Next, you can forecast the total cash outflow for the given accounting period. This entails summing all expenses for that accounting period. Common cash outflow examples include:

  • Operating costs: These are expenses required for successful business operation. It can include equipment purchases, maintenance, employee salaries, incentives, and marketing costs.

  • Loan payment: This is a non-operating expense that you can add to the cash outflow section of your project. It includes all loans and interest payments made during that period.

  • Spending expenses: You can also include any cash you anticipate spending in this section. It can be travel reimbursements or anticipated client lunch costs.

  • Bills: All company bills are cash outflows in the cash flow projection. Rent, internet services, and utilities are regular bills to settle for continued business operations.

3. Perform the calculation

After listing the total amount of cash inflows and outflows, you can calculate the cash flow projection for that period. Subtract the total predicted cash outflow from the total forecasted cash received to determine your net cash flow. If the resulting number is positive, the business is likely to make more income than its expenses. If negative, the business is likelier to spend more than it can receive within that accounting period.

Tips for creating an effective cash flow projection

You can apply the following tips to create an effective cash flow projection for an organization:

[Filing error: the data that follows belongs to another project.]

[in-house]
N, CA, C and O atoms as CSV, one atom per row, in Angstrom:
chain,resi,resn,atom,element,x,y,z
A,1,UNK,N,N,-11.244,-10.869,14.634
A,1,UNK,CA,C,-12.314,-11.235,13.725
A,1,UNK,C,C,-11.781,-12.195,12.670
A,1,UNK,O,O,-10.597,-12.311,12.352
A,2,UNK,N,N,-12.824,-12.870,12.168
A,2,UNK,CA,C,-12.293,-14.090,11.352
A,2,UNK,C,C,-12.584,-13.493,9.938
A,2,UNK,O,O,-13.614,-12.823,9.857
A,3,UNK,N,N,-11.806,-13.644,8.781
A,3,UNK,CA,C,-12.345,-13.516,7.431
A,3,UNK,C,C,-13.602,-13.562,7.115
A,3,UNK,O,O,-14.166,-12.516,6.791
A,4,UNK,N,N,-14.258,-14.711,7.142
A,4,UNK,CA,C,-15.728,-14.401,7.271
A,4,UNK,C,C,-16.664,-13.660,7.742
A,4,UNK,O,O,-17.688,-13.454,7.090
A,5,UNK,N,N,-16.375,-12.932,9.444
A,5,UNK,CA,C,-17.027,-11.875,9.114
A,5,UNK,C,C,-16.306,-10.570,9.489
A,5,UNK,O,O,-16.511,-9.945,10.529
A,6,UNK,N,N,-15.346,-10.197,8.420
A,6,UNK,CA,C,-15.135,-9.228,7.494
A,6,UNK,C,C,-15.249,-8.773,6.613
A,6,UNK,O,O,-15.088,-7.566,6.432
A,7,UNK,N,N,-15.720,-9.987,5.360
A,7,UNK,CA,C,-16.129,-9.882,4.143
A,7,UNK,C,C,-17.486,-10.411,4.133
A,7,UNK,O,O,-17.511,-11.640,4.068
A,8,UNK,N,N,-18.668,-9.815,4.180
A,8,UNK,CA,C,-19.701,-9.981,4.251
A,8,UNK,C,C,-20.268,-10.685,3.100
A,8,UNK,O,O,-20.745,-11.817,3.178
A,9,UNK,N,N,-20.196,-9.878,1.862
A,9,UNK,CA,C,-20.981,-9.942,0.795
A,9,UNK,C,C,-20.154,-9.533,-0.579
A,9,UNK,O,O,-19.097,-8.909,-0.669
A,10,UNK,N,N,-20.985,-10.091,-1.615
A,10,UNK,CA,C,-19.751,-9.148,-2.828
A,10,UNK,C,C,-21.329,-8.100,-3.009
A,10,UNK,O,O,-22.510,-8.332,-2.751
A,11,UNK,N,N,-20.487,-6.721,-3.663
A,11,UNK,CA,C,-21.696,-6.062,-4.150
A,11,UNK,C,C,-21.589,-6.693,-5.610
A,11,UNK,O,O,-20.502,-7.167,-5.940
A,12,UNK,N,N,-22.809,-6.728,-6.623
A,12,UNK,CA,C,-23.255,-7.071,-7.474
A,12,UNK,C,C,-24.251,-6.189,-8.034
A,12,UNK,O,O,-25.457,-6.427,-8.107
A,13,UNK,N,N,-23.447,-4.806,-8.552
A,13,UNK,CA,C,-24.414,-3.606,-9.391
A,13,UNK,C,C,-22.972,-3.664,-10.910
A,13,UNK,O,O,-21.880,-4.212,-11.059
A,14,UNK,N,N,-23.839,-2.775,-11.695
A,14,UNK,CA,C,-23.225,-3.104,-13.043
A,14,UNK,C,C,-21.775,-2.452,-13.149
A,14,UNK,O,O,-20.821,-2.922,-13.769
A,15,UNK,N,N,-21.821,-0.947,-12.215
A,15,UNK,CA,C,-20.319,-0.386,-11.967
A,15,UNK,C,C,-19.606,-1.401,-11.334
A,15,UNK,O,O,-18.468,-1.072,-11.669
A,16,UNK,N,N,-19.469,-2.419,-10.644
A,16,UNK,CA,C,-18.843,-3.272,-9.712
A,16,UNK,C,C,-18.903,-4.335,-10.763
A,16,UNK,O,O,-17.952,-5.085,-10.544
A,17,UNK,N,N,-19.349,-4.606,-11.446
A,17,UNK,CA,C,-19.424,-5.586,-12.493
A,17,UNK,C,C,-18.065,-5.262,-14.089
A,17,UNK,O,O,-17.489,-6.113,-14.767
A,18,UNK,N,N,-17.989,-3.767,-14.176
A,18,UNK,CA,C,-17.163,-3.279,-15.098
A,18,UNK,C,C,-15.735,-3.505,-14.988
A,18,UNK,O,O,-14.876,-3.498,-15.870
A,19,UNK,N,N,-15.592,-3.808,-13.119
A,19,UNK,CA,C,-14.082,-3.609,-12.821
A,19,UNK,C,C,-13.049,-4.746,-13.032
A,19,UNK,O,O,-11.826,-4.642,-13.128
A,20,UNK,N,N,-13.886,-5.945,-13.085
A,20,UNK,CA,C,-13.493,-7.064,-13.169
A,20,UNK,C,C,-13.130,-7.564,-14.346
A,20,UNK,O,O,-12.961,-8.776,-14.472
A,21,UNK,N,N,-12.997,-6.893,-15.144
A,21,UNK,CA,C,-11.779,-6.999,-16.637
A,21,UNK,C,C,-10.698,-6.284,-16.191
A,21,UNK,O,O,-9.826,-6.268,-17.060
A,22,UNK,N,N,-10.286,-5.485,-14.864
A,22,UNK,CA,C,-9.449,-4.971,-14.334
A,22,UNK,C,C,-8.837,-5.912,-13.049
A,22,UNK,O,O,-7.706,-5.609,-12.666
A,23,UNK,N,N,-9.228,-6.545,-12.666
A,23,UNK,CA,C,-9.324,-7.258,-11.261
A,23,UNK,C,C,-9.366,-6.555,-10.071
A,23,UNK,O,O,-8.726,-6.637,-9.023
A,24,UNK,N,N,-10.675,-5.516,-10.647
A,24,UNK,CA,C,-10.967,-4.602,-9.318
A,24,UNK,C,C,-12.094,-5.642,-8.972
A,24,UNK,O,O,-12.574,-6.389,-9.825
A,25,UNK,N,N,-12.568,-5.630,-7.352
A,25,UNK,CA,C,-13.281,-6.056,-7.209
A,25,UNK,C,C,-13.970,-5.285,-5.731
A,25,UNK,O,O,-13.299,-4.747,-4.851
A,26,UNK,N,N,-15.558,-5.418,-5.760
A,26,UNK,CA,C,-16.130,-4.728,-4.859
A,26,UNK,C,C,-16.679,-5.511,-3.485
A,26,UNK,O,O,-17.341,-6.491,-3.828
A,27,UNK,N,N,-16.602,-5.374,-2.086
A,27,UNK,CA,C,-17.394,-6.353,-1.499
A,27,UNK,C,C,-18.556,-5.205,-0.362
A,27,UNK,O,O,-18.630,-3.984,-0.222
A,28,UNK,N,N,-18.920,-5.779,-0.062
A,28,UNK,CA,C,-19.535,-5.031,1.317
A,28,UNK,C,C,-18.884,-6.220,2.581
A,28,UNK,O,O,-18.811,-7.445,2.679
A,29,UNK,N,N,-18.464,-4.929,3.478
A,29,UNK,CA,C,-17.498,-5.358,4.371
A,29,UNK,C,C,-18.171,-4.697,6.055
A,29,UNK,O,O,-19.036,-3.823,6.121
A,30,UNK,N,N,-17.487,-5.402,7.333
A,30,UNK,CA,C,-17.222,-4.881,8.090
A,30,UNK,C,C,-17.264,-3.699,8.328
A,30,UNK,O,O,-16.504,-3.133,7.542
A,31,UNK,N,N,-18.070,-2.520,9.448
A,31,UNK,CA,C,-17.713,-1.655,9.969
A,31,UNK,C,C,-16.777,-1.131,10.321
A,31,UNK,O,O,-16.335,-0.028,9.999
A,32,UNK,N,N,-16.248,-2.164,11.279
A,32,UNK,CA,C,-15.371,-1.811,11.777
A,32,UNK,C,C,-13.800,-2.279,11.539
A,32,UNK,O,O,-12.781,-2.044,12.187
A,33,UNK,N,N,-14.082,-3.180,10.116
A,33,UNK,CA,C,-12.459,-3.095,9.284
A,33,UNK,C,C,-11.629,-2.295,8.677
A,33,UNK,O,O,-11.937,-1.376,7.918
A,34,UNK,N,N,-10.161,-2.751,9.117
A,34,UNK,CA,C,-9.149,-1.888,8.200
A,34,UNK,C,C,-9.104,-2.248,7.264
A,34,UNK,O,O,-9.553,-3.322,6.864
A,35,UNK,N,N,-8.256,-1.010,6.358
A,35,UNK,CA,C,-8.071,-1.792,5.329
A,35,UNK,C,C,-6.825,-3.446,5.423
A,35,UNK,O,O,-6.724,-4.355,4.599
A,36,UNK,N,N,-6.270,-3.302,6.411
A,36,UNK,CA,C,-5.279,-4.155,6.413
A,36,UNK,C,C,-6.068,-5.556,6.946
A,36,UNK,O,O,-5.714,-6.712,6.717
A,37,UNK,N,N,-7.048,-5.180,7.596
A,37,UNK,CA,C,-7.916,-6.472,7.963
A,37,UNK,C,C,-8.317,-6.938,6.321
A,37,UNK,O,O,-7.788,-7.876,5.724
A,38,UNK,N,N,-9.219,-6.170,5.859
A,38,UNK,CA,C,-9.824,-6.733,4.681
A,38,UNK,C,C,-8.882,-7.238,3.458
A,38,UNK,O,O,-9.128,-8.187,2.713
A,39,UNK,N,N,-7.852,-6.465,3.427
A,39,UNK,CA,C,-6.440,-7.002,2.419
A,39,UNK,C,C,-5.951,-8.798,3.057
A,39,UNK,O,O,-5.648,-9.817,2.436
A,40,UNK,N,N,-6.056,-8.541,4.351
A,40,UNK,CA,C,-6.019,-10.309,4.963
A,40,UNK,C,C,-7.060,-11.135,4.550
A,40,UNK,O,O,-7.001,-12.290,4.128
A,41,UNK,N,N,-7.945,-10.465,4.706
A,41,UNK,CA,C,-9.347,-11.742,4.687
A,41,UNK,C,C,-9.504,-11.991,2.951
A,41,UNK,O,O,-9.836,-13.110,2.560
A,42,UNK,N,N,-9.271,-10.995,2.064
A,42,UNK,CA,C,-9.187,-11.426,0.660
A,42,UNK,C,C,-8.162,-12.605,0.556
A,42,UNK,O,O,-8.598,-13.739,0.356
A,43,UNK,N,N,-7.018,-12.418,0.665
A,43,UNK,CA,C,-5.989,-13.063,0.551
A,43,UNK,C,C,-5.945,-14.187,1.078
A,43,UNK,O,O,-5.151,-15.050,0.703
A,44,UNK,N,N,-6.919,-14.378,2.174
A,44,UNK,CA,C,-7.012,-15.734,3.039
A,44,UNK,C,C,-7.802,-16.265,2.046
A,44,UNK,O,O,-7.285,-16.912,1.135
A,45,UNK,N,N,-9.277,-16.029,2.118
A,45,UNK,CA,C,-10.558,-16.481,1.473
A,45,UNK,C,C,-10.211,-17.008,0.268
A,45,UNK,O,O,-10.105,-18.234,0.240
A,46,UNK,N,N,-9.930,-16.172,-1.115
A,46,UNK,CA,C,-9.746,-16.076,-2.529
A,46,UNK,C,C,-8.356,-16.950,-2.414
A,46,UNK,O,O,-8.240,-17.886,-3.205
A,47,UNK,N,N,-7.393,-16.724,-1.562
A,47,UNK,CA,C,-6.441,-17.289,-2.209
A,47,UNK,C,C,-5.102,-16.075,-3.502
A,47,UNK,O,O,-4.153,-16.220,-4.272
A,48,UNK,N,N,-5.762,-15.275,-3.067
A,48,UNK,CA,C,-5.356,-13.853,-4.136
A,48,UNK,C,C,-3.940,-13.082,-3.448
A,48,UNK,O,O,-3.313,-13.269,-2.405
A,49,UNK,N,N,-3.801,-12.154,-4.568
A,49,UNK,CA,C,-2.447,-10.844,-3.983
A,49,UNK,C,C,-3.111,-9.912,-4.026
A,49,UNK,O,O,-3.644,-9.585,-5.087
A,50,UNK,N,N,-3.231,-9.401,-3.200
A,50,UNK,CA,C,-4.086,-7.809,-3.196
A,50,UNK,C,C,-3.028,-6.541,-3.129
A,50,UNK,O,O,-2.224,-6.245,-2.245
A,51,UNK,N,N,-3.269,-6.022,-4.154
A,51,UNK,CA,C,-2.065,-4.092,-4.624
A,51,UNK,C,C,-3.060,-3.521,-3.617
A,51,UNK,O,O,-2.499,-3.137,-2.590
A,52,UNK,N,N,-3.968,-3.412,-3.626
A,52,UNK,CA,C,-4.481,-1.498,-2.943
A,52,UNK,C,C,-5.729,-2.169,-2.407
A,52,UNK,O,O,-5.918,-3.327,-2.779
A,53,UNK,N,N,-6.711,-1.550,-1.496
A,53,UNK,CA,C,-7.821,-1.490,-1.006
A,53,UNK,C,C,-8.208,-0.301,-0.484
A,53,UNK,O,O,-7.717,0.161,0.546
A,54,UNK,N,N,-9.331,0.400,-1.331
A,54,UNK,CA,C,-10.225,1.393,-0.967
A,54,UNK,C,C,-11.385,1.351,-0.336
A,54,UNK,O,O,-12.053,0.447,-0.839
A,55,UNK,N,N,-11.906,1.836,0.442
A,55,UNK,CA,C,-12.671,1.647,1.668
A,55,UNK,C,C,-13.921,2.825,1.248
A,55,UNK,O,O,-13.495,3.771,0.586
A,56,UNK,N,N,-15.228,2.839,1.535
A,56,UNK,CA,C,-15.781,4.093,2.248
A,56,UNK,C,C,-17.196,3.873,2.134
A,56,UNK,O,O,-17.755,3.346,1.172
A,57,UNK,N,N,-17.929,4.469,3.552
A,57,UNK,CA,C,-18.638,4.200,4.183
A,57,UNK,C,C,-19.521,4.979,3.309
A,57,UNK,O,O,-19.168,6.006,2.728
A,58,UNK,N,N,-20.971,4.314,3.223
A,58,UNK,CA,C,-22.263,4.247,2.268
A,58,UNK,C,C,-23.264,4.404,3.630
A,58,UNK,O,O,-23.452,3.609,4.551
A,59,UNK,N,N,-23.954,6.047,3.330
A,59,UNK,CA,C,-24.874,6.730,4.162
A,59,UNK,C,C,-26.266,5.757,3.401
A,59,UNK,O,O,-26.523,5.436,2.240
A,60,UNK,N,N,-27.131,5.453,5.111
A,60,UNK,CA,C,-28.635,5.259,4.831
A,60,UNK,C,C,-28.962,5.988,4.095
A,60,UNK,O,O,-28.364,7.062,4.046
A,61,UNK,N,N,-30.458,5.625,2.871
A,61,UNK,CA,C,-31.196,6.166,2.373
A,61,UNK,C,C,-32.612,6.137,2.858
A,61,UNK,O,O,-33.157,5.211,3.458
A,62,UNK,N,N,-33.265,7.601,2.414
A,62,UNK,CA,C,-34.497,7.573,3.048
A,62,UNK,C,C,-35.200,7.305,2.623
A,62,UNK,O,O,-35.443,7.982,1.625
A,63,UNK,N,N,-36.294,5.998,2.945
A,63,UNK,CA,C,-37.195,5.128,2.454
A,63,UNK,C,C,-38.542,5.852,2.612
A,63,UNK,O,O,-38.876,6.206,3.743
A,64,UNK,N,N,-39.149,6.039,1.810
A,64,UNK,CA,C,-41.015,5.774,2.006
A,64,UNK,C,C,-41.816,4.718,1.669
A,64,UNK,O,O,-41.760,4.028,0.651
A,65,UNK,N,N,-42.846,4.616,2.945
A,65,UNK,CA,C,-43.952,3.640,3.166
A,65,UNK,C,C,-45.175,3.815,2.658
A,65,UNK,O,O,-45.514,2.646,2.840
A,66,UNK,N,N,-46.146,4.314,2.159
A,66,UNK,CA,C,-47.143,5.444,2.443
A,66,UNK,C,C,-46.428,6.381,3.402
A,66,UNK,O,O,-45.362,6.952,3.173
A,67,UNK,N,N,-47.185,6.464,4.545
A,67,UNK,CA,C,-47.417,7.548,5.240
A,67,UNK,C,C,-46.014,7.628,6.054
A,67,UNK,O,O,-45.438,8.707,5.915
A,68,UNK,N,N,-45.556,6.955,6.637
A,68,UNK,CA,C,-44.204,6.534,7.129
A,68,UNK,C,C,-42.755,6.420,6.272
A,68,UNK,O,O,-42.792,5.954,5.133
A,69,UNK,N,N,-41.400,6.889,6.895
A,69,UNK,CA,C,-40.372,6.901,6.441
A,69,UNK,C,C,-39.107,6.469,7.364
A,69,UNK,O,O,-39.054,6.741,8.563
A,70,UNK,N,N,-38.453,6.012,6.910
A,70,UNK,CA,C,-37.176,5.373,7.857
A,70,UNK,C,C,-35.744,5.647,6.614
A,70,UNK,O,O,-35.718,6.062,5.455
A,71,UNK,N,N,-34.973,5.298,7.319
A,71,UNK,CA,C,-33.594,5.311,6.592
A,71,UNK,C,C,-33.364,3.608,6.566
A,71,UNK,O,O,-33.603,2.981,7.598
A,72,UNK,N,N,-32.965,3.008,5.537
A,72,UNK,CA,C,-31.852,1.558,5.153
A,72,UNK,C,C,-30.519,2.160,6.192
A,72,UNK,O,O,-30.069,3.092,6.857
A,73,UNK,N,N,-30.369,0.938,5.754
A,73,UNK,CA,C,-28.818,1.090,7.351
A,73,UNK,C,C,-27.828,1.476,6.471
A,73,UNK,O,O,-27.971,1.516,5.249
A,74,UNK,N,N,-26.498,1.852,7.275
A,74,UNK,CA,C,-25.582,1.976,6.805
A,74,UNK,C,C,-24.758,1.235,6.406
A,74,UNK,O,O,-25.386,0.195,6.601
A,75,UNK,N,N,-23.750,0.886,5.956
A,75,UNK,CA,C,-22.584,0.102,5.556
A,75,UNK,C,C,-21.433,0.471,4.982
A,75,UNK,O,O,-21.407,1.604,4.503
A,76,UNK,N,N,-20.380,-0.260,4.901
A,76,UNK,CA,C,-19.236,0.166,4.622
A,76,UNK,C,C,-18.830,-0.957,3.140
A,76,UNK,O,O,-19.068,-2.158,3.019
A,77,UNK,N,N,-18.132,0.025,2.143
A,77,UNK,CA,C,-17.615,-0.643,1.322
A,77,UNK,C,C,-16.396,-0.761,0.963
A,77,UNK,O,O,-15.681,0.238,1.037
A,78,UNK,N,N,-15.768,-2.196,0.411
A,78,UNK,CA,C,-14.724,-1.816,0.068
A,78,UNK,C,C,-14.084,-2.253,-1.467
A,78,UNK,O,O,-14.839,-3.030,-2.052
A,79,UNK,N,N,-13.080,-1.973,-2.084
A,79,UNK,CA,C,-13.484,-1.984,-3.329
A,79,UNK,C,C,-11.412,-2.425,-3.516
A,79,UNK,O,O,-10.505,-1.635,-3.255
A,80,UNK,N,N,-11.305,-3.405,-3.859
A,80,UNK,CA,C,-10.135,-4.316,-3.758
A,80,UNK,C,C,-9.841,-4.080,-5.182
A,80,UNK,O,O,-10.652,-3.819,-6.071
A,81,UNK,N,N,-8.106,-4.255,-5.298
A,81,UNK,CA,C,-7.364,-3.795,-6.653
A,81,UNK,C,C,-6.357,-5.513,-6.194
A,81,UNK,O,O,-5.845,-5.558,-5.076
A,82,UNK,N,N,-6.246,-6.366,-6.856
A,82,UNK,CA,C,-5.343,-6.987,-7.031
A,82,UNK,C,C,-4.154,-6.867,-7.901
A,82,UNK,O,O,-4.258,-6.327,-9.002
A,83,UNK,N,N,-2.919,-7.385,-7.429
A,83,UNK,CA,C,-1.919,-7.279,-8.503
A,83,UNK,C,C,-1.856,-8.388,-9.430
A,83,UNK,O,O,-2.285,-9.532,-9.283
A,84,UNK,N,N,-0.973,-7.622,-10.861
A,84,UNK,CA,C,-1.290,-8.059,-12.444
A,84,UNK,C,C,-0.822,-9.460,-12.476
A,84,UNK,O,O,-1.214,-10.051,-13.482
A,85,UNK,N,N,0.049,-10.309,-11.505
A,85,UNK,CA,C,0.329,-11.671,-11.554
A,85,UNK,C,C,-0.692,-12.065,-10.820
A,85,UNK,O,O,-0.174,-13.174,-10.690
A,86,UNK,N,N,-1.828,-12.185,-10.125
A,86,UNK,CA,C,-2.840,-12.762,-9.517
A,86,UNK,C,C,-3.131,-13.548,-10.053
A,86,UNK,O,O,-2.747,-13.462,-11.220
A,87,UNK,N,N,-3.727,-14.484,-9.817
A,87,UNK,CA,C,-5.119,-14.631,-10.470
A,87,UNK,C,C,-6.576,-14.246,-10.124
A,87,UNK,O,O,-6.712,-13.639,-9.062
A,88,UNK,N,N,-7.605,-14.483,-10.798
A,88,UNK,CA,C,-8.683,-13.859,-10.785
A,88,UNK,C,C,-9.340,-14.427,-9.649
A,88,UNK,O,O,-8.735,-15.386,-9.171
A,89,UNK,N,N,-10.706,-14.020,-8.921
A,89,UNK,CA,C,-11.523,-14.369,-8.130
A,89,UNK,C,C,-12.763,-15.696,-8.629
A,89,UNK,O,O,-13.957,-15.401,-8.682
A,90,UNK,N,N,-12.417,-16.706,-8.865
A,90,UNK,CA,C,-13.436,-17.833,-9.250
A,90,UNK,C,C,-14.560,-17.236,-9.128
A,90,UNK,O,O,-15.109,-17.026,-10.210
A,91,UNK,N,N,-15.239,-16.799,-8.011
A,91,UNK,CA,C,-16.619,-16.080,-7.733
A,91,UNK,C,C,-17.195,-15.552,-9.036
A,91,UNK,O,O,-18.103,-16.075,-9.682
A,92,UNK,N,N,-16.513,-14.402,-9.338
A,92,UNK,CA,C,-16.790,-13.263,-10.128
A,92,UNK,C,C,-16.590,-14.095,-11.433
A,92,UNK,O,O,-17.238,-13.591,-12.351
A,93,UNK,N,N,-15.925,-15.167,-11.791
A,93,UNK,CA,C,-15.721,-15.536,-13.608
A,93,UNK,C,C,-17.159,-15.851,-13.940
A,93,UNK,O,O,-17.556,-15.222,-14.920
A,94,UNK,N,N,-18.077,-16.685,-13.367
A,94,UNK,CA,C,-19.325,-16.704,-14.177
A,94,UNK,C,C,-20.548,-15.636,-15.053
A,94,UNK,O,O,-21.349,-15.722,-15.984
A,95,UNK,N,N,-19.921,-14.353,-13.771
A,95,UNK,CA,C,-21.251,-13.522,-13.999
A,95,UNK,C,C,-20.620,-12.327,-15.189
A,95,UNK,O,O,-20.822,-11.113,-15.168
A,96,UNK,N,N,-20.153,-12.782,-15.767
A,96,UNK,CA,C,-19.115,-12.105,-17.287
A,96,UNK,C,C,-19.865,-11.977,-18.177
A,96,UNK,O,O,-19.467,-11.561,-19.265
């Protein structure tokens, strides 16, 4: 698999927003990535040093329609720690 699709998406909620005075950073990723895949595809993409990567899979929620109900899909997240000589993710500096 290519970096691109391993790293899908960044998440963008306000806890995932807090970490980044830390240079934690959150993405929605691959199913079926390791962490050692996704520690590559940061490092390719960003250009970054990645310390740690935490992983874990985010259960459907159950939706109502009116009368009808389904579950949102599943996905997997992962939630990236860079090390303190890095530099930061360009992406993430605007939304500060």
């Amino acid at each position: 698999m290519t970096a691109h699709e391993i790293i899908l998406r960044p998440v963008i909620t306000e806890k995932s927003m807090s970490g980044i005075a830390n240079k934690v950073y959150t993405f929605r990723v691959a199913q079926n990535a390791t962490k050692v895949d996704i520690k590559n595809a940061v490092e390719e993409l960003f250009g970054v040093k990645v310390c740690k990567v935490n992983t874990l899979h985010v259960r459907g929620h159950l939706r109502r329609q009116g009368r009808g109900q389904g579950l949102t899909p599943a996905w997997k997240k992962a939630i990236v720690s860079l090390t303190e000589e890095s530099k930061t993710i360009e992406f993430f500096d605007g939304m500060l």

Consult with every department or team

When preparing the cash flow projection, you can consult with every department, team, or individual with influence over the company's incoming or outgoing cash. Tracking all company expenses alone may be a challenging and time-consuming process. Consider receiving reports or updates from the relevant employees and ensure the information is accurate and detailed before using it in calculations.

Add all expenses

Some expenses may be smaller or appear insignificant compared to others. While it may be a cheap cost, the record is important for a detailed financial statement. Consider adding all incurred expenses, no matter how little, to ensure an accurate projection for that period.

Have set plans

It's essential to have clear plans and actionable goals for a business when creating the cash flow projection. It may be a simple plan, like adding a new menu to a restaurant's business or expanding the business to other cities or provinces. You can include the predicted costs for the plan when estimating cash outflows. Having set financial plans can help ensure an accurate cash flow projection.

Related: Why Is a Business Plan Important? A Complete Guide

Example of a cash flow projection

Here's an example of a marketing company's cash flow projection:

Deloix Marketing Agency developed the following cash flow projection for a three-month accounting period:

Forecasted cash received

Products and services sales: $12,500
Investments: $15,000
Asset sales: $15,000
Savings interest: $500

Total: $43,000

Predicted cash outflow

Operating expenses: $20,000
Loan payments: $2,500
Stakeholder distributions: $2,500
Bills: $1,500

Total: $26,500

Net cash flow: $43,000 - $26,500 = $16,500

This indicates that Deloix Marketing Agency can expect to have a surplus of $16,500 during the three-month accounting period.